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4 THINGS WE LEARNT AT EMPOWER FOR CHANGE: EACH FOR EQUAL

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Diversity and inclusion are at the core of what we do at Altus Partners. Despite these unusual times, we’re continuing to push this message and open up conversations within the industry. 

This year we’re hosting three Empower for Change events. The first on gender diversity, the second BAME talent and lastly mental health. 

In May, we ran the first event in the form of a webinar co-hosted by our MD Ed Chamberlain and founder of C&C Search Lucy Chamberlain. Lucy and Ed were joined by an excellent panel including: 

  • Caroline Woodworth, Vice President – General Atlantic

  • Louise Boothby, Partner – Coller Capital

  • Lara Markham, Investment Manager – Graphite Capital

  • Pam Jackson, CEO - Level 20

Here are 4 key things we learnt at the webinar. 

Actions speak louder than words

Education is critical when it comes to change, but it’s the actions we take that will make the difference. 

“Who are you trying to educate and why are you trying to educate them? If someone is interested in making the change, they’ll listen to the why, but you then need to tell them how.” This point, made by Louise Boothby, is fundamental to making progress with diversity. 

Louise then went on to suggest how to approach these conversations. “(You might say), have you thought about this, these are the implications for us and this is how we go about doing something about it. To avoid just listing problems that we know are there, we need to offer solutions for that dialogue.”

Widen the talent pool

Traditionally, new PE recruits come from a banking or consultancy background with around two years of training. But the panel questions whether this route and training is necessary at all. 

“The skillsets of PE are intellect, interest and raw financial skills. It’s not rocket science. We’re not trying to find a tiny sub-sector of people. We’re looking for raw talent and something to build on. Often people are taken from banks who’ve had two years of training - but we don’t just need that. We should be training internally to find diversity of thought from different places.”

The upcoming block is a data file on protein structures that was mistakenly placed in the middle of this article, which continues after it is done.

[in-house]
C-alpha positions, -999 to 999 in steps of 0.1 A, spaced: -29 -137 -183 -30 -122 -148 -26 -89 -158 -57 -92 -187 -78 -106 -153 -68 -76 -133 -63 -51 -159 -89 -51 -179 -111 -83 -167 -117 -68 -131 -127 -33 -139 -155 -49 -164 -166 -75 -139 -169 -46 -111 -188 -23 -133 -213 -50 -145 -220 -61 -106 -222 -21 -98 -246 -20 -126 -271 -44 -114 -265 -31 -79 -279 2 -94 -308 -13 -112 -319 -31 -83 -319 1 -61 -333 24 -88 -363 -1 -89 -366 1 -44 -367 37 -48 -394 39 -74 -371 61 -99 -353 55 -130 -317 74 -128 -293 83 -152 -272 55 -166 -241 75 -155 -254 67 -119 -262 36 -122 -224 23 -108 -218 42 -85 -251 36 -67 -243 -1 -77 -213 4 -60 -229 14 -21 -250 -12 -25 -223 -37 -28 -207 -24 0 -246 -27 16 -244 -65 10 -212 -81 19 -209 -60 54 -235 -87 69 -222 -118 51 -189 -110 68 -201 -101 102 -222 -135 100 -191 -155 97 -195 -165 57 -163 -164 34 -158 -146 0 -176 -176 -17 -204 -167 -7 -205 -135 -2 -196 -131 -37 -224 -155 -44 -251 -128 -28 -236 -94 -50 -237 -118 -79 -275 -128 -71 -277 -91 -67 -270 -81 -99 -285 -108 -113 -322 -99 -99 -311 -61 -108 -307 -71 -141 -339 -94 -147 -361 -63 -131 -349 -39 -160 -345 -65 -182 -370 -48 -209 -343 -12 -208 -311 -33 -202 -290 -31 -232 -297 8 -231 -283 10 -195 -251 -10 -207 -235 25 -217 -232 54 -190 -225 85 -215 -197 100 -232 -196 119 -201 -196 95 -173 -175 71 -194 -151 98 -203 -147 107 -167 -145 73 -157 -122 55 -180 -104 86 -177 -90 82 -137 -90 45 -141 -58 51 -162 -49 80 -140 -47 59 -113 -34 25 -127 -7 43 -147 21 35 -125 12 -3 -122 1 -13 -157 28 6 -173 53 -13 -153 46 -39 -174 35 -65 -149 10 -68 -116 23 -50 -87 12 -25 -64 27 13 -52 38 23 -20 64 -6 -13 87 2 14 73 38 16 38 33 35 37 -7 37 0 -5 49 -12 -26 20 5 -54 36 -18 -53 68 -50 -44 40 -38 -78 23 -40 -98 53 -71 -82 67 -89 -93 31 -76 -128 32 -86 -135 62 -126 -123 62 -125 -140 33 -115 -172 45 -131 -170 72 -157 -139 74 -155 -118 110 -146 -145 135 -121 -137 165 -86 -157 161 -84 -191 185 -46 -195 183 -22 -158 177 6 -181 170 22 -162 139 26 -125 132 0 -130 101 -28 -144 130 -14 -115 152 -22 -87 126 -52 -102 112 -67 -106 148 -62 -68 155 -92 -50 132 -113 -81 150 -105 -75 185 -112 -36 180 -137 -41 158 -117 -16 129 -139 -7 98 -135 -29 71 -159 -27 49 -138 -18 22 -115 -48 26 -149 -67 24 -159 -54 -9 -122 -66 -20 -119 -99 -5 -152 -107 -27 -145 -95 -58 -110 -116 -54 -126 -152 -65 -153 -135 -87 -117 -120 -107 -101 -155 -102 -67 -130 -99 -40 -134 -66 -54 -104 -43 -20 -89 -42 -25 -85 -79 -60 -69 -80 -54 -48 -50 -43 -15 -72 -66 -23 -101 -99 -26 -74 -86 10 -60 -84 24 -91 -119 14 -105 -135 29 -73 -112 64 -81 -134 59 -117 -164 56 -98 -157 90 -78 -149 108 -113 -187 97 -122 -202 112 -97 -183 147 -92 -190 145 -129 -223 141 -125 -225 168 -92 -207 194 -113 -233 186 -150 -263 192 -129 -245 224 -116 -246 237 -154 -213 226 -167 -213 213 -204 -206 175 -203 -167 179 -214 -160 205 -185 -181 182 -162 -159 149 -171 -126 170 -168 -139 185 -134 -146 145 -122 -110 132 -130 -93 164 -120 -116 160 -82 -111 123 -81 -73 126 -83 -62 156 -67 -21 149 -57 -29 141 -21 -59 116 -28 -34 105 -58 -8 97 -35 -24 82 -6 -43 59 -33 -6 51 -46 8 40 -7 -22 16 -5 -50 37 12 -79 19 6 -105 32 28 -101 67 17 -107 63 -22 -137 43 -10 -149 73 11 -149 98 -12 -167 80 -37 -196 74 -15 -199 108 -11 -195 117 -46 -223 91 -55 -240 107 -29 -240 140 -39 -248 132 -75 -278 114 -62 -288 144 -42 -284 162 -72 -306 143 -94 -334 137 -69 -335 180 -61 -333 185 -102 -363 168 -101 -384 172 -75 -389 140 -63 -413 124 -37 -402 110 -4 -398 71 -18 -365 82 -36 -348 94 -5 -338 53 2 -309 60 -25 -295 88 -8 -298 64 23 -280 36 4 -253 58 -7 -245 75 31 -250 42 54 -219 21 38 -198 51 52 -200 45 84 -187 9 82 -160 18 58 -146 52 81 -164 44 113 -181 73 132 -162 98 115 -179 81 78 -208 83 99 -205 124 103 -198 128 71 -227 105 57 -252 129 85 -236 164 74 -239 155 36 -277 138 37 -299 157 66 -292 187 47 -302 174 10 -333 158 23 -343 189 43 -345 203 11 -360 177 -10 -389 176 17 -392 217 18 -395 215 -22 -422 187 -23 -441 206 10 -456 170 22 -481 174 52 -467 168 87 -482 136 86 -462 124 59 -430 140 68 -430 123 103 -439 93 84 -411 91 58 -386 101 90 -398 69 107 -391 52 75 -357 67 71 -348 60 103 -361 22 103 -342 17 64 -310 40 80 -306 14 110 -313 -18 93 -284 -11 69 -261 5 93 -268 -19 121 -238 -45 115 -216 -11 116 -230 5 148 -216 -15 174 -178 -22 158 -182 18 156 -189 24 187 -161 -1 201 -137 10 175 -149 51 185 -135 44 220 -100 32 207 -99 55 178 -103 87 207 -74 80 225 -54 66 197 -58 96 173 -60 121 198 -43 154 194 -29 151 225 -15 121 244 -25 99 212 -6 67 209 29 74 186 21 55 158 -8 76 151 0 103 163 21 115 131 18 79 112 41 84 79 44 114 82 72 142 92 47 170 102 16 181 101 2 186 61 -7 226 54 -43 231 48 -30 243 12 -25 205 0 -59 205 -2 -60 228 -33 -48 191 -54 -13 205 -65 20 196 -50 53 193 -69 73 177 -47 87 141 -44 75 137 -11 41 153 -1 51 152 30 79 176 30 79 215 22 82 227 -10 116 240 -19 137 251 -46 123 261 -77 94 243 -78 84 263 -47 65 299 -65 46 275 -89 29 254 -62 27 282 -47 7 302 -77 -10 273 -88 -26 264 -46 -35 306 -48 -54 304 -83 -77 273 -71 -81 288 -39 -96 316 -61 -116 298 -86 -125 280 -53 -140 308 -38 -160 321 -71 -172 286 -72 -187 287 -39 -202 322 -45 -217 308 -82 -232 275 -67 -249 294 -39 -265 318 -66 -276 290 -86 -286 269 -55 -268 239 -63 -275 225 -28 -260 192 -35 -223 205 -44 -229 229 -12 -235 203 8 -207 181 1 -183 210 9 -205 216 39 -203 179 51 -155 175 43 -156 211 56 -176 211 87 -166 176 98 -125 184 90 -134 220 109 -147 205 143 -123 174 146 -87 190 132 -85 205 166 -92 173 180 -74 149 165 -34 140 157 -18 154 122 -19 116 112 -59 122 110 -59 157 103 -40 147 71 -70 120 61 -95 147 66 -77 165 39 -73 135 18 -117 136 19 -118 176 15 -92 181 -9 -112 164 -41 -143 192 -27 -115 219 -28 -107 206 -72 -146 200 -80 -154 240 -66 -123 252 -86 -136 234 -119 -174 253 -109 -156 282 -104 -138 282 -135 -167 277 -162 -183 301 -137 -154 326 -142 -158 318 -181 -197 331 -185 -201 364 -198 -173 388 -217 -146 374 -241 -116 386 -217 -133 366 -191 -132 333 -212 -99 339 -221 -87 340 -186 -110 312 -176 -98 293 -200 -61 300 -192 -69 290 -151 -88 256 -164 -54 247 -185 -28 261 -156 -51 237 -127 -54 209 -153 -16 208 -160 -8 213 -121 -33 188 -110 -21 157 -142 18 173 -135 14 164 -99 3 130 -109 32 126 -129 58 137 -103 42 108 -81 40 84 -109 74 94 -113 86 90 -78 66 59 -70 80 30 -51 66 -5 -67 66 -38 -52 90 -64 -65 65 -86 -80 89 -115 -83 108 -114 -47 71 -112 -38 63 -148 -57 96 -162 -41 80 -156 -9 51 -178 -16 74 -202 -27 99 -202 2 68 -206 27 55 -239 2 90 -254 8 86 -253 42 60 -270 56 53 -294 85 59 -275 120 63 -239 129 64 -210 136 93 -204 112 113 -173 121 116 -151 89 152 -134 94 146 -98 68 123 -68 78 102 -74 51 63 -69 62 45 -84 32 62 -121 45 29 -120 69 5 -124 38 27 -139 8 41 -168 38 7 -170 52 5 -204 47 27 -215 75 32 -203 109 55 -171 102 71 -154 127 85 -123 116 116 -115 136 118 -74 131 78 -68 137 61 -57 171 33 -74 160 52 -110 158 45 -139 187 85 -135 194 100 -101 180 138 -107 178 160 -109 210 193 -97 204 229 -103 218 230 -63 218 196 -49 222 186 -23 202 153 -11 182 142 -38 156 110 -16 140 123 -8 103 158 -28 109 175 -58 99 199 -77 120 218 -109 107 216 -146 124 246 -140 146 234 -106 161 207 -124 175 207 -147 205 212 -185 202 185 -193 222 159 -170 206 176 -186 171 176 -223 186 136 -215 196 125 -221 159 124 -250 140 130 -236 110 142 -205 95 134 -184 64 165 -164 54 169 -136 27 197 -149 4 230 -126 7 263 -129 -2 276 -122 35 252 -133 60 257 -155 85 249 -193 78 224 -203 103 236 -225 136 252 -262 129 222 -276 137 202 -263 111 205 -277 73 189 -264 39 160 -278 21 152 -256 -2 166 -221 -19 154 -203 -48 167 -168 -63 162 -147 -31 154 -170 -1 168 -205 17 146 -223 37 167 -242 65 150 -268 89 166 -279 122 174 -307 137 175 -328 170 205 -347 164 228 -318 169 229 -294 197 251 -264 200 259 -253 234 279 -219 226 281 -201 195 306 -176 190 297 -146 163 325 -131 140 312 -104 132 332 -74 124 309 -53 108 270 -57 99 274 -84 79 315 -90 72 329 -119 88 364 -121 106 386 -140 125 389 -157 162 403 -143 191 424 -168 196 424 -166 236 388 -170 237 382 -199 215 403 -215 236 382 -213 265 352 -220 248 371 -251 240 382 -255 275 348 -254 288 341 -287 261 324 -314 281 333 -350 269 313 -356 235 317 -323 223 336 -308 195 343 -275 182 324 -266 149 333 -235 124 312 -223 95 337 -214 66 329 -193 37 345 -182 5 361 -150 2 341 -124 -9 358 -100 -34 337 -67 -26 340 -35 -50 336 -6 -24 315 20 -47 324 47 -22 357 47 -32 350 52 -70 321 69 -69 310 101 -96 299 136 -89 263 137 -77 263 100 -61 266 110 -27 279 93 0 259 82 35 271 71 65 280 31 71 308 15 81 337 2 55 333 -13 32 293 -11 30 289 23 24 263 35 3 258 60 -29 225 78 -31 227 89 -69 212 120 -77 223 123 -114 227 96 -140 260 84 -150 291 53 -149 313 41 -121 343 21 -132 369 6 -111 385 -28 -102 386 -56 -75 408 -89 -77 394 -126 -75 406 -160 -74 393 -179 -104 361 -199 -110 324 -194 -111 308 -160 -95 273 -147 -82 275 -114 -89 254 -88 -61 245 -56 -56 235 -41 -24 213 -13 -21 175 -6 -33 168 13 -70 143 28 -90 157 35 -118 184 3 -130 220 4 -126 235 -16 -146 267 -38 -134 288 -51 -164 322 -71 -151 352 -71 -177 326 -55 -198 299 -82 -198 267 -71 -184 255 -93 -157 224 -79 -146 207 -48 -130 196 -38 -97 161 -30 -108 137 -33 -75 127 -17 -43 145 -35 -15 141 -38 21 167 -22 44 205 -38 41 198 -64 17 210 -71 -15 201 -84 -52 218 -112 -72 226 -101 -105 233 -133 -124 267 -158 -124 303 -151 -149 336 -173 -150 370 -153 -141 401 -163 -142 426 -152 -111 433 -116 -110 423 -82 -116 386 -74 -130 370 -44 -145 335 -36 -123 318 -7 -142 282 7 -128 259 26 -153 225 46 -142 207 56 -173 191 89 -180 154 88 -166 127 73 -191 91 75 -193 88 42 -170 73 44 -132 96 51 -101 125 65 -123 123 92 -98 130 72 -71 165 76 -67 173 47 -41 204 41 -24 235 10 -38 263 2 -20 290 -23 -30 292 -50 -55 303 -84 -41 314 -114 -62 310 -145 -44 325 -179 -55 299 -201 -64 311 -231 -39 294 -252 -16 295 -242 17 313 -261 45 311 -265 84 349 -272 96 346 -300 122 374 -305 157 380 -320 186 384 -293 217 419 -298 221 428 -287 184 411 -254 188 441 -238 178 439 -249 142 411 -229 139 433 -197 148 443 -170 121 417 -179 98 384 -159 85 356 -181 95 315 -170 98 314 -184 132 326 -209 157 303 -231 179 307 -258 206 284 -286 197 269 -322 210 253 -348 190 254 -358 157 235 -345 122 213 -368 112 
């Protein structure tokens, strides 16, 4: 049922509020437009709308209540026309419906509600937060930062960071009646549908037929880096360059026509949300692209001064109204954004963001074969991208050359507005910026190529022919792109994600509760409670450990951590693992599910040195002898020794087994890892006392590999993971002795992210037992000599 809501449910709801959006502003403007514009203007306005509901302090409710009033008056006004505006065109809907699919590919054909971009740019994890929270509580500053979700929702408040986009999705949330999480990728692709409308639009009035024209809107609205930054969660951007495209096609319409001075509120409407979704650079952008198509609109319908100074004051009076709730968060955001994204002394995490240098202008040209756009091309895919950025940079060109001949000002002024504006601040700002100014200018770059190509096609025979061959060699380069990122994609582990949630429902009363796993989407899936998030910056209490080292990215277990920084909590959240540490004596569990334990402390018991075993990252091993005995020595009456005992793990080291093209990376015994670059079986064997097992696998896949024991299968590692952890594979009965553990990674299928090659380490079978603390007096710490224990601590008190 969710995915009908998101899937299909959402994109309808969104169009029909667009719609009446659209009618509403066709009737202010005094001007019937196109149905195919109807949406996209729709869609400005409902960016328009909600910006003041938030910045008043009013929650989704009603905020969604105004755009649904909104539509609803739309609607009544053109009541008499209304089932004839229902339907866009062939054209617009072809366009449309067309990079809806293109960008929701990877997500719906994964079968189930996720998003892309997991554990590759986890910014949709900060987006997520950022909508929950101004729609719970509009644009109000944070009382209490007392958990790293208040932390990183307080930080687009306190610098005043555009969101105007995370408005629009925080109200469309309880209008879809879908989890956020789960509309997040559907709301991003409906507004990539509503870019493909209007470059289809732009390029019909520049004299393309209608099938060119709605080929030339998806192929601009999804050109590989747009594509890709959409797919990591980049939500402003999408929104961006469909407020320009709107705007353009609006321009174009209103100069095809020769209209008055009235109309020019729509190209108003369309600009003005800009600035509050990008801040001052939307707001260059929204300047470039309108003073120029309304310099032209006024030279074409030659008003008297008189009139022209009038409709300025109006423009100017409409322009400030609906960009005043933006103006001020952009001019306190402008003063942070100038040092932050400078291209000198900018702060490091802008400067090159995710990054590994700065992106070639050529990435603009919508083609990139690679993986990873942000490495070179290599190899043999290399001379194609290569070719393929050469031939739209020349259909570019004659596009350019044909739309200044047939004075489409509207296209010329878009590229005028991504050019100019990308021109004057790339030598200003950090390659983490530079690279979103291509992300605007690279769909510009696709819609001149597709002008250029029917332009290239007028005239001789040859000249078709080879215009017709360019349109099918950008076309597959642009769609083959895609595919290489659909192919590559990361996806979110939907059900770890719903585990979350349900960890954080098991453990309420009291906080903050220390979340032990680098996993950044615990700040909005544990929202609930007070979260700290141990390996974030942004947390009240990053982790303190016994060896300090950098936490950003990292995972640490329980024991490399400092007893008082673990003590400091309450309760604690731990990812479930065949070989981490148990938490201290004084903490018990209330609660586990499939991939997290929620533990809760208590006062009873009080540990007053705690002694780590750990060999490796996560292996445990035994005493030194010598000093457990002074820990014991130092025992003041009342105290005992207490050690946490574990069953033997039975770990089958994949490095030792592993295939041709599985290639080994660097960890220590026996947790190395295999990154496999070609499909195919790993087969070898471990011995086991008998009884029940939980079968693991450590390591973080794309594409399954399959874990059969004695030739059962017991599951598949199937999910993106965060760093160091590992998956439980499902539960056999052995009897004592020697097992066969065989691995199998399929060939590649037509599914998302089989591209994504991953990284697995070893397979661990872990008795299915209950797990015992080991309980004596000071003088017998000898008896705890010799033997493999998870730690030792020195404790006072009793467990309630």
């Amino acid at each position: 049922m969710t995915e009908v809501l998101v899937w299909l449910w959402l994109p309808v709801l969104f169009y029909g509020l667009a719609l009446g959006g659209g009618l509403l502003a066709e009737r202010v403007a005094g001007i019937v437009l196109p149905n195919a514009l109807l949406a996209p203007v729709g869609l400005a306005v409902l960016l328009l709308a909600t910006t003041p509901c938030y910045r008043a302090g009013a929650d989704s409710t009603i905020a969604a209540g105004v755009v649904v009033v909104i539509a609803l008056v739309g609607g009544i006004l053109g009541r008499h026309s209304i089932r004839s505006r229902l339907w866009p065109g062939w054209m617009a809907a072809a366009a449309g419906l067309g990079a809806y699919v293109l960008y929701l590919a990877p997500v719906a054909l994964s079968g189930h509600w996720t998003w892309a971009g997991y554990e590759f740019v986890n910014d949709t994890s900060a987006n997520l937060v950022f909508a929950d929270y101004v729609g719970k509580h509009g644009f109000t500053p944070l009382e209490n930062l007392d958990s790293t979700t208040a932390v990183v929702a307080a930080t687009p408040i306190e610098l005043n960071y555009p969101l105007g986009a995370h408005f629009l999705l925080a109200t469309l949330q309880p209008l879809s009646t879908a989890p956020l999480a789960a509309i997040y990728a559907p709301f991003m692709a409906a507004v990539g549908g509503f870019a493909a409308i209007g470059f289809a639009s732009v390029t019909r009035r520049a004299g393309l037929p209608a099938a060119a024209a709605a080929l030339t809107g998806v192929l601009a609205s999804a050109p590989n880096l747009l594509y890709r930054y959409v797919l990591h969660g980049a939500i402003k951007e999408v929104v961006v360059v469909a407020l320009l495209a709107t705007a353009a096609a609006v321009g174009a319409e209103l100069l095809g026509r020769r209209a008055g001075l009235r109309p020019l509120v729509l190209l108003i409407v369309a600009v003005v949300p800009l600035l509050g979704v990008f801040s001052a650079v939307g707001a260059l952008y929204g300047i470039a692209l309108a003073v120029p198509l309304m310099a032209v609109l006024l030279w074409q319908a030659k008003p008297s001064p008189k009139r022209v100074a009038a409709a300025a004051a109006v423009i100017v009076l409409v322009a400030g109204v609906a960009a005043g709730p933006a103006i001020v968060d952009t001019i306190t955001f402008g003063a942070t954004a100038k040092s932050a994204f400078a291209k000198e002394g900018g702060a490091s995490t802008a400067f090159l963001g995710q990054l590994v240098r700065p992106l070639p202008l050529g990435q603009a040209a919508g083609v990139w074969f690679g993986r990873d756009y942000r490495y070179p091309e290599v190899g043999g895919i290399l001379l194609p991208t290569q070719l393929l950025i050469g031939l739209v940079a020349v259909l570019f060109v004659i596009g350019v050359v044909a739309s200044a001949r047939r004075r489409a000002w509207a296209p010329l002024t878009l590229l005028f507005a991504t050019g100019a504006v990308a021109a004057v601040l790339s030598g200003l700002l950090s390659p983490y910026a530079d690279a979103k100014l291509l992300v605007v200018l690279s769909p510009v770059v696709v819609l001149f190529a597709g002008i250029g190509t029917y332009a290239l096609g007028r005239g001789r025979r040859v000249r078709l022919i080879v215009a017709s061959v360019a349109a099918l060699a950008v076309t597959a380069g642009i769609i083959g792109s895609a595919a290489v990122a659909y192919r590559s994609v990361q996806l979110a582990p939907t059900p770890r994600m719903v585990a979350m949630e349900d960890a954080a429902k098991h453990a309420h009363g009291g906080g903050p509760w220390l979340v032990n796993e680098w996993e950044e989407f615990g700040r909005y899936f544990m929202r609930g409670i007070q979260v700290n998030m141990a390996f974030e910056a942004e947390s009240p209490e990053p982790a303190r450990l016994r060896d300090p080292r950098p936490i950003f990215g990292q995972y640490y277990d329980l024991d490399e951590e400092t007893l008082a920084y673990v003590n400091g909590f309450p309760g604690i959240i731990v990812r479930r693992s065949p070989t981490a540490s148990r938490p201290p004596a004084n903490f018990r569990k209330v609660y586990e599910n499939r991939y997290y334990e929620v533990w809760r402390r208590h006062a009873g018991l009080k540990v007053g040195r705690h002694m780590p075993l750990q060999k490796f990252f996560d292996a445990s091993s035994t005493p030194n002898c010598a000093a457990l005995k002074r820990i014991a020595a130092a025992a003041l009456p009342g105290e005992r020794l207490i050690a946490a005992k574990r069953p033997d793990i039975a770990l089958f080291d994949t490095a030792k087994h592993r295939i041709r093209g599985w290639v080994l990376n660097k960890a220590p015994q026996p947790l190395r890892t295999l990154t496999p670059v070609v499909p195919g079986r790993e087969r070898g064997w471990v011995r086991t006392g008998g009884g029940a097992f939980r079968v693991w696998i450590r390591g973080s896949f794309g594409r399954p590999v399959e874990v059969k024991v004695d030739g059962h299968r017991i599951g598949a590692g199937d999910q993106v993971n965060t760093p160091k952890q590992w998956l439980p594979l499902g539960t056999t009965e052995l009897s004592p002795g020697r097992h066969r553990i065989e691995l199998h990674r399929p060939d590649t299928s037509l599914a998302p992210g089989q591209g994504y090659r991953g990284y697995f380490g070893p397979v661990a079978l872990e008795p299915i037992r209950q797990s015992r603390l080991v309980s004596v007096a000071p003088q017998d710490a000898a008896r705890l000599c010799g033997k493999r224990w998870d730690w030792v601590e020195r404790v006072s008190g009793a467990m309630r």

For the Private Equity industry to achieve diversity, we can't rely on the traditional, or as Pam Jackson put it, “tried and tested” routes.

At Coller Capital, this has come in the shape of a grad scheme. Whilst schemes like this are found in many sectors, it’s not prevalent in PE. Louise describes it as a “wildcard”. For each intake, the company brings on board three to five people based on their work ethic and how engaged they are - not their background or academic achievements. 

“It’s very labour intensive for us, but it’s a good way to get diversity into the team. Normally you’re looking at a room of 30 plus-year-olds, now we have 21 years olds and it’s great to have that different thought process.”

Change from the top down

Lara Markham reminds us that “there is no silver bullet when it comes to diversity, especially in financial services.” 

Lara is right, each firm and service is different, but there is one thing they must all do for change to work. 

“It has to start with good culture,” she says. “You can have all the initiatives but if senior management doesn’t actually believe in the diversity drive and just see it as box ticking, there just isn’t a chance of change.” 

Speak up and listen 

To see change, we must all have courage. Whether that’s the courage to speak up if you’re in a more junior role, or the courage to listen and act on suggestions as a leader.

Pam suggests that to retain great talent, “you need to understand why people leave. Often people say, ‘women leave to have babies,’ actually, research says that isn’t the case. The only thing women have to do is get pregnant and give birth. After that, it’s a joint responsibility. So what stops people from staying?” 

Pam and the panel went on to highlight the importance of voicing your individual needs to your firm and how they will help you do your job better. By focussing on output, rather than how many hours spent at a desk, firms will attract more diverse talent and improve performance. 

Altus Partners actively engages in driving diversity in Private Equity.

We created the Empower for Change initiative in early 2020 to help promote change.

If you’re interested in joining the next webinar on BAME representation on 22 July get your free ticket here